The cover to the propane tank. We keep a marker next to it so we can find it in the wintertime when it is buried by snow! We lift the cover to monitor usage so we know when it needs to be refilled.  We fill it once a year, in the summer, when propane prices are lowest.  Winter rates are 30 – 50% higher.

Despite the government’s position on encouraging “green” living, did you know that you cannot get a government-backed mortgage if you run your house on solar power off the grid?  We also realized that not everyone appreciates living conservatively in terms of electricity usage amounts.  So we designed our house so that with a flick of the switch, we can go from solar power to being connected to Central Maine Power (CMP), our local Maine electric provider.  This has come in handy when we’ve been without sunshine for a week or more, or on winter days when the days are very short and the solar panels don’t have enough daylight hours to collect any substantial electricity and we need a bit of a boost.

Here is a photo showing both our composter and our solar panels:

WP_001195And here are photos taken from the utility room in our basement, showing the cistern, on-demand furnace, hydronic radiant heat lines and battery array:

The Utility Room.  The grey tank in the left corner is our cistern.  An electric-powered pump draws the water from the well and directs it to the cistern.  The water is so pure and delicious!   The propane-powered furnace provides unlimited hot water on demand. The tubing leads to the radiant heat under the floor.

The Utility Room. The grey tank in the left corner is our cistern. An electric-powered pump draws the water from the well and directs it to the cistern. The water is so pure and delicious! The propane-powered furnace provides unlimited hot water on demand. The red tubing leads to the radiant heat under the floor on the main level.

Our house runs on battery power!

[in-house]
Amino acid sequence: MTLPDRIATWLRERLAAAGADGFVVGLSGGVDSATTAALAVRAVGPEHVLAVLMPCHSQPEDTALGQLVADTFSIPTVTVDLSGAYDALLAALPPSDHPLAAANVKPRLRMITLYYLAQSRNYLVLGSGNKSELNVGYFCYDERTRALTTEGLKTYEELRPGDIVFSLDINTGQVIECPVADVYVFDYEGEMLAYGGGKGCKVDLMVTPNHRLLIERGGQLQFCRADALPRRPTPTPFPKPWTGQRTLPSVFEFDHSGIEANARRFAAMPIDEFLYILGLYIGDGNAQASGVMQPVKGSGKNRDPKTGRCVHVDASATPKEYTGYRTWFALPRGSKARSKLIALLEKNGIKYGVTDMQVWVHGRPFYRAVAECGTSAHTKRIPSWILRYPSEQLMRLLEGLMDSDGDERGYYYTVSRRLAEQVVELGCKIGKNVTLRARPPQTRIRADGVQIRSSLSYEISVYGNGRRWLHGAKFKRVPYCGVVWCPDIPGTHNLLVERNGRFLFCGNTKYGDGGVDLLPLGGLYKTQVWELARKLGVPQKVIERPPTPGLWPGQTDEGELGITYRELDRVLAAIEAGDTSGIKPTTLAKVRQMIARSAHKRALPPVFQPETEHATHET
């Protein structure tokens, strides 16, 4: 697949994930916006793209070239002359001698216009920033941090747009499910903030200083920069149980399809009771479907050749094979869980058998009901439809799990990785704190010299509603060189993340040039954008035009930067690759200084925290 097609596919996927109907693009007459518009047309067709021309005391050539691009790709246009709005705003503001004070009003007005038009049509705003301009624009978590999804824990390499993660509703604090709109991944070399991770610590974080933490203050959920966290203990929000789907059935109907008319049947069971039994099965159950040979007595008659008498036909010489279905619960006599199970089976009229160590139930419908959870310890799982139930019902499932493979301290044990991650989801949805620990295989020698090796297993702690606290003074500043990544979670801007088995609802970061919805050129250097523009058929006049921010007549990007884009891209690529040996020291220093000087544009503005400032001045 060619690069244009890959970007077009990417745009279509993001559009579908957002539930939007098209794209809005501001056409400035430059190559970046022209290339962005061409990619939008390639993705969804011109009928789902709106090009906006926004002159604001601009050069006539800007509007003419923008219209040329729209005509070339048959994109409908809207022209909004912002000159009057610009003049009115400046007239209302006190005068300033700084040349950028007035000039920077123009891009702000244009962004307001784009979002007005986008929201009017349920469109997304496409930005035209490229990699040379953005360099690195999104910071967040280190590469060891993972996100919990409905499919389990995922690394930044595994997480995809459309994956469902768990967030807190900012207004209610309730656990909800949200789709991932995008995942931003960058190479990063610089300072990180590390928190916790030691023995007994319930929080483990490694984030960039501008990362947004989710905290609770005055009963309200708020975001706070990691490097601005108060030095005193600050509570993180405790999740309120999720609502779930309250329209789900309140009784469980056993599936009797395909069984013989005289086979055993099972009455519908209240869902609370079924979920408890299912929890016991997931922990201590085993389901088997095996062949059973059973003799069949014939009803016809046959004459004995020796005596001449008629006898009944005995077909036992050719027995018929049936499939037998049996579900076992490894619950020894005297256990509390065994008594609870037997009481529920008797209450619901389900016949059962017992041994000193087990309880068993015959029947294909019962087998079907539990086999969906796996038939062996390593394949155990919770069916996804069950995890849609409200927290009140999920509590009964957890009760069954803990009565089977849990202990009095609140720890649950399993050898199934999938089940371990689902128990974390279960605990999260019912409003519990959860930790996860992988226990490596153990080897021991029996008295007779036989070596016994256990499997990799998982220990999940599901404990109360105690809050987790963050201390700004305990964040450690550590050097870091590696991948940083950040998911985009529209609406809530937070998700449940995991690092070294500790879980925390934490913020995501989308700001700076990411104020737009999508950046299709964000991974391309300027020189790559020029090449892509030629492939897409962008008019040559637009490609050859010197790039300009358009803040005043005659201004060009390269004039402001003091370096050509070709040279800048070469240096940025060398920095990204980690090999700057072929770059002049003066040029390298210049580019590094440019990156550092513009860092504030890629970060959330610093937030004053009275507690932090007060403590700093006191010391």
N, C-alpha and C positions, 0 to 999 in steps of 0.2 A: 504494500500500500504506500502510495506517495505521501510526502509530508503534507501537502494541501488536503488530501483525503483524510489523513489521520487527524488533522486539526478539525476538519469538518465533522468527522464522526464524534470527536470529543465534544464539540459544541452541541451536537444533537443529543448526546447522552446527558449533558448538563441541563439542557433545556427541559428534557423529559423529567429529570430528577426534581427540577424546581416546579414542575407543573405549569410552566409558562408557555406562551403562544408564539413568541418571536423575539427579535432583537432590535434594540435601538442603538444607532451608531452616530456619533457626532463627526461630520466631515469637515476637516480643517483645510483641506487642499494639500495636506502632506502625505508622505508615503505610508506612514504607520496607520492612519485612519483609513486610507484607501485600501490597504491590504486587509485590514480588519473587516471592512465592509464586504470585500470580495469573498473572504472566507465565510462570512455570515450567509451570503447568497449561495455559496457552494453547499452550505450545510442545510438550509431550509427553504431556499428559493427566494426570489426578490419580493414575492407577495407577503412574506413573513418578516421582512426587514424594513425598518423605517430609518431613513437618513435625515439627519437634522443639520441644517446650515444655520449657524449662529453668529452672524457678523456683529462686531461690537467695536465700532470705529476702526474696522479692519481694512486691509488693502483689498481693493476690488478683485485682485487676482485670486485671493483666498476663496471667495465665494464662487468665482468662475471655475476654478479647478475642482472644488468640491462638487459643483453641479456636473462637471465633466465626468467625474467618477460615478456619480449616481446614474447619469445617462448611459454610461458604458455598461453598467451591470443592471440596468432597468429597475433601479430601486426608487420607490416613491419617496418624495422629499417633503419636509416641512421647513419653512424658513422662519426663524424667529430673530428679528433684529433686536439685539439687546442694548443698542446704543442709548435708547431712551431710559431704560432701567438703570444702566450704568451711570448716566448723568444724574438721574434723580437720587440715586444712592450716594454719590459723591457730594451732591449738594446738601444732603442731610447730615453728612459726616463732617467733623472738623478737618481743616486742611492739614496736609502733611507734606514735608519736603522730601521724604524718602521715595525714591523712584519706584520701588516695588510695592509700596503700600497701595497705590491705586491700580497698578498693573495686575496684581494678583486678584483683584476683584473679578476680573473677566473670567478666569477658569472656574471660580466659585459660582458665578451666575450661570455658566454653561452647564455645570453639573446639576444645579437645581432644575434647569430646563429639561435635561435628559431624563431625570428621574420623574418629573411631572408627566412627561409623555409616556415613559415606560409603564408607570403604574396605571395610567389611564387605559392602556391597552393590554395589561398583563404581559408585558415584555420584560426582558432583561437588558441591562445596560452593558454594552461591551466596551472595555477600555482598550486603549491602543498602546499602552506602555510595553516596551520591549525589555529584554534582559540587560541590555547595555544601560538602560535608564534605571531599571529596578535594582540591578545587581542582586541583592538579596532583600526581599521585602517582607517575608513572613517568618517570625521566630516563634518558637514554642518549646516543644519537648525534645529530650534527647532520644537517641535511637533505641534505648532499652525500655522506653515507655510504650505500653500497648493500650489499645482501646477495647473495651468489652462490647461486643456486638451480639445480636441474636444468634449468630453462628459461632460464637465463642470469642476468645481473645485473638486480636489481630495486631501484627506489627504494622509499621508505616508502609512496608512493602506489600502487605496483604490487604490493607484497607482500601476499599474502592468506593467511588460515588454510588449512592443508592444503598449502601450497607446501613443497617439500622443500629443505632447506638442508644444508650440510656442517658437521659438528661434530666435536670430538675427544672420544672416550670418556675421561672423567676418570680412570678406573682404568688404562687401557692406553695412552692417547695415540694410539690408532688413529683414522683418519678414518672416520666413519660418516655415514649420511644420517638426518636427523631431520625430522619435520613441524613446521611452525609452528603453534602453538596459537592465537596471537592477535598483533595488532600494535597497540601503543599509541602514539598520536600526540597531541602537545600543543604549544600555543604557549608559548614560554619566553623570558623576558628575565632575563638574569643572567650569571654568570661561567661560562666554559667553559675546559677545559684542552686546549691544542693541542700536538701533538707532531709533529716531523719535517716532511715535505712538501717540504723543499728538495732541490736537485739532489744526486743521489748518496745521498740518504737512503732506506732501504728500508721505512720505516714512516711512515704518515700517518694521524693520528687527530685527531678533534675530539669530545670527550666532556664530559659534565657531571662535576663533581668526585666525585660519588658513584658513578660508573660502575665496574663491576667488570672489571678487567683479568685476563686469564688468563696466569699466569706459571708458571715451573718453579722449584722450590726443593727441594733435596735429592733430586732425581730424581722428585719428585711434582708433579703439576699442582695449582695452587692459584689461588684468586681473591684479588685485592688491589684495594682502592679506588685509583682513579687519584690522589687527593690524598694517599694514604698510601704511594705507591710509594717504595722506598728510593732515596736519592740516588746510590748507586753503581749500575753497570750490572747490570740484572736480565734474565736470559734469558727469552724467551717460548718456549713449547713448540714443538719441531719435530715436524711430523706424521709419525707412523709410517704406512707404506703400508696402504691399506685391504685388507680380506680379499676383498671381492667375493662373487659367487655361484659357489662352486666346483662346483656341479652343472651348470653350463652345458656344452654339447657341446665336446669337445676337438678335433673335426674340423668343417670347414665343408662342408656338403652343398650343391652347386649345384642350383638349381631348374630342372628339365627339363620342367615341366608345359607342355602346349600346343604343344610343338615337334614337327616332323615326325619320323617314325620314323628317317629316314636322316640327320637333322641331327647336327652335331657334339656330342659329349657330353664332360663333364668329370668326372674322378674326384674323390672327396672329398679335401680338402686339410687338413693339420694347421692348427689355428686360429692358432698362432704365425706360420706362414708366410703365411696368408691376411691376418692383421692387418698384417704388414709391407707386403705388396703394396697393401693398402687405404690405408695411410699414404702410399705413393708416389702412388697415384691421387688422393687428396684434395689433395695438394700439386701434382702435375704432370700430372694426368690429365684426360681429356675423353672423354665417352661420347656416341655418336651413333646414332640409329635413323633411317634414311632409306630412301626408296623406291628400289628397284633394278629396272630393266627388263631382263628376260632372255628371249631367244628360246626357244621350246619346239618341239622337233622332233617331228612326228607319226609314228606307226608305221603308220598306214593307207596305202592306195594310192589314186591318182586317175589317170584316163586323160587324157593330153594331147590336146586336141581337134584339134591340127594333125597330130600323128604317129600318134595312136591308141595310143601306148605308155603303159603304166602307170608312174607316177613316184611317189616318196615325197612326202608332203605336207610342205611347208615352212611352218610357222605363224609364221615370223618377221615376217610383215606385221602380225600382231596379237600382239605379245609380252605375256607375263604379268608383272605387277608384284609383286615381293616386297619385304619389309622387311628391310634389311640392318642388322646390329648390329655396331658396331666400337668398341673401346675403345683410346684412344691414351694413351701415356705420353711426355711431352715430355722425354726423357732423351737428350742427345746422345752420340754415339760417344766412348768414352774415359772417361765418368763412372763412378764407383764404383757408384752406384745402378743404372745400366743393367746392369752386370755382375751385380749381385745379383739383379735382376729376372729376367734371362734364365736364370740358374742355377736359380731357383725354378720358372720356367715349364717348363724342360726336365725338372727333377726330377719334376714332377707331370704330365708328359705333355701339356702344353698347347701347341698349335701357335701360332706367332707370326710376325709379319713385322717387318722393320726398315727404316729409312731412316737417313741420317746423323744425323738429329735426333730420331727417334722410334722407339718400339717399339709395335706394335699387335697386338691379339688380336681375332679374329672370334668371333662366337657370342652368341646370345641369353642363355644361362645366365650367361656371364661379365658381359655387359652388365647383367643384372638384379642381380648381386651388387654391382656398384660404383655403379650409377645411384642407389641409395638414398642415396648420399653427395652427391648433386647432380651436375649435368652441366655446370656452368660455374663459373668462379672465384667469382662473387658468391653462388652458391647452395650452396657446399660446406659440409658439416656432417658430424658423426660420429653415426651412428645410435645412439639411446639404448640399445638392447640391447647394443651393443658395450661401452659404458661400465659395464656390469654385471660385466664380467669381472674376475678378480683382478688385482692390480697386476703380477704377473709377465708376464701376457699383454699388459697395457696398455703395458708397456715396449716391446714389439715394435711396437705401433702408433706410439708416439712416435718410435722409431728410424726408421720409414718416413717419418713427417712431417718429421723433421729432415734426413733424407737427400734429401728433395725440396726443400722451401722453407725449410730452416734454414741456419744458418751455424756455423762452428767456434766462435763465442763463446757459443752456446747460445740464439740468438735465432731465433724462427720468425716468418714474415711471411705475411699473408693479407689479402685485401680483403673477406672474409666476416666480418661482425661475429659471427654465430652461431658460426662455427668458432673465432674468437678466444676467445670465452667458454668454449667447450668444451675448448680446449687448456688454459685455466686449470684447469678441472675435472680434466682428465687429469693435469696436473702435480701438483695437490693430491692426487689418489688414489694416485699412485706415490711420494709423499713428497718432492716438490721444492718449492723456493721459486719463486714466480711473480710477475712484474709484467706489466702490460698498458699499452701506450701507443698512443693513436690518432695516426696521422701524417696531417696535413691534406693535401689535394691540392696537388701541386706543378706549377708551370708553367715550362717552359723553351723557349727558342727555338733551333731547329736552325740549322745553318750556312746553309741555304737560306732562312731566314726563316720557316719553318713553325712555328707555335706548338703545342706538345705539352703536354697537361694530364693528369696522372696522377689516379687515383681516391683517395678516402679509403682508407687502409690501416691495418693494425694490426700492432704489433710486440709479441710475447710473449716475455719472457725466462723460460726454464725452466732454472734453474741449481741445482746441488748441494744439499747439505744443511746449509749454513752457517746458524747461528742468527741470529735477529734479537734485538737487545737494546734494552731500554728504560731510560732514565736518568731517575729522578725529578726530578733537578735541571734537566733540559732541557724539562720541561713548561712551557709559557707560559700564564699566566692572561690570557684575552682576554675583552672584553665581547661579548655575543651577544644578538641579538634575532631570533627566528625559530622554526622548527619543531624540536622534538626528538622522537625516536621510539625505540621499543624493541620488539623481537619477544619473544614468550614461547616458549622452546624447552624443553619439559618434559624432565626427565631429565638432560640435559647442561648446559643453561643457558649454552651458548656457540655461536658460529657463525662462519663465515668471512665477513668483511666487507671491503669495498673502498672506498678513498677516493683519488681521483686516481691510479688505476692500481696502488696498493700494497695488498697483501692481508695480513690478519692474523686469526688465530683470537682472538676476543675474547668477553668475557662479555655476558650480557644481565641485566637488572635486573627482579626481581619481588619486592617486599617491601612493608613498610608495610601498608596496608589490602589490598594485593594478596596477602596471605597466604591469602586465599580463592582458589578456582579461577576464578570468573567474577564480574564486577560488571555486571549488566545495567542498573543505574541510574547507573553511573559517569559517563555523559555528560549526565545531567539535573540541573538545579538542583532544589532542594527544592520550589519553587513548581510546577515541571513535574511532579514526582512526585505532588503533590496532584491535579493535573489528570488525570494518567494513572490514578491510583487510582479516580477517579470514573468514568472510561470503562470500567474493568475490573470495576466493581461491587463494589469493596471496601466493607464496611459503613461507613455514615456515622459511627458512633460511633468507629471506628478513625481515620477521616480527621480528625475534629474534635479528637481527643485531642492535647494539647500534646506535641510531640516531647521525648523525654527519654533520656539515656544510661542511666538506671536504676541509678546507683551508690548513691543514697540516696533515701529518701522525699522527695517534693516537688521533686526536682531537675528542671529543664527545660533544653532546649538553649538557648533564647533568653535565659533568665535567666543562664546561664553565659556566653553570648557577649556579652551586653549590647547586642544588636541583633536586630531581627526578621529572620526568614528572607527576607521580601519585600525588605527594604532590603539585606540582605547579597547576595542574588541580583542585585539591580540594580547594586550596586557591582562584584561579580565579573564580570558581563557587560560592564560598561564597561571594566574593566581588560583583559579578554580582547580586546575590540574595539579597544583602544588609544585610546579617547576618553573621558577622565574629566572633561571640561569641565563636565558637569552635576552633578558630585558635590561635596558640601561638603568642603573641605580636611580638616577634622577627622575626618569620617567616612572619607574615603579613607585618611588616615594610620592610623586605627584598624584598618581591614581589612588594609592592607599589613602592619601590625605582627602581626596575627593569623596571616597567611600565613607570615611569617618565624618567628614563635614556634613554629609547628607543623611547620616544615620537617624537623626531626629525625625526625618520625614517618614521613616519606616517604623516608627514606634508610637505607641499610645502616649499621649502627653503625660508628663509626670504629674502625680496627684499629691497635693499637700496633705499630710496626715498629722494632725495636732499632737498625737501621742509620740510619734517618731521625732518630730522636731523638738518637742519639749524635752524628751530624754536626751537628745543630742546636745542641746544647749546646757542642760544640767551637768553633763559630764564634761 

Our house runs on battery power!

We spend a great deal of time in the summer months preparing our wood supply.  That means cutting the downed trees into chunked logs, splitting them, drying them for 3 months to a year before they are sufficiently “seasoned” (otherwise there is too much sap and moisture and they don’t burn well), and then stacking the split and dried wood into the woodshed.    I remember once upon a time, both George Bush and Ronald Reagan were shown on television at their homes in Texas and California, splitting wood with an axe and maul.  This is really, really hard work, especially with the amount of wood we need to split.  We pay someone to do the splitting, and he uses a massive gas-powered splitter.  Each log (especially the oak) is very heavy, but shlepping them undoubtedly beats going to the gym for exercise.

Pile of logs

Pile of logs

The woodshed.

The woodshed

Here is a picture of the back of the house (which is really the front entrance).

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Yes, our skies are really that blue!

The house looks bigger than it really is.  The lower level has a small office, but otherwise it's just a utility room for the furnace and cistern, and a one-car garage.

The house looks bigger than it really is, thanks to high ceilings, lots of windows, and an open floor plan. The lower level has a small office, but otherwise it’s just a utility room for the furnace and cistern, and a one-car garage.  The total living space is around 1000 square feet.

Many people wonder why I didn’t build a log home.  Log cabins are indeed very  romantic, not to mention beautiful.   However, besides their tremendous expense, they are extremely high maintenance.  Wood is slowly but surely constantly drying out and “shrinking.”  This means that the chinking (the white filler stuff that goes between the logs) must be re-applied every few years.  Also, the outside logs must be re-varnished and treated every 2 to 4 years, a big and pricey job.  We assume that we will be on a very limited income once my husband retires, and won’t have the funds for major maintenance costs, so we specifically designed the house to be as maintenance-free as is humanly possible.  We opted to go with fiber-cement siding for the exterior cladding.  It is highly rated as a fire-retardant, but more importantly, it is guaranteed to not need repainting for 15 years!  We chose the color that most resembled the color of the surrounding trees.  It blends in so well with the immediate environment that you can’t  see the house from the road unless you already know it’s there.

Our property is located in a very windy location.  About 3 miles away, back in the 1980s,  there was a historic blow-down that permanently destroyed many acres of forest landscape.  In the summer there is almost always a breeze, but the wind can sound pretty scary during a storm.  The roar of wind is frequent and regular, and we figured based on the noise that some of the gusts had to be at least 75 mph.  We bought this anemometer (a wind-measuring device) from the store at Mt. Washington Observatory: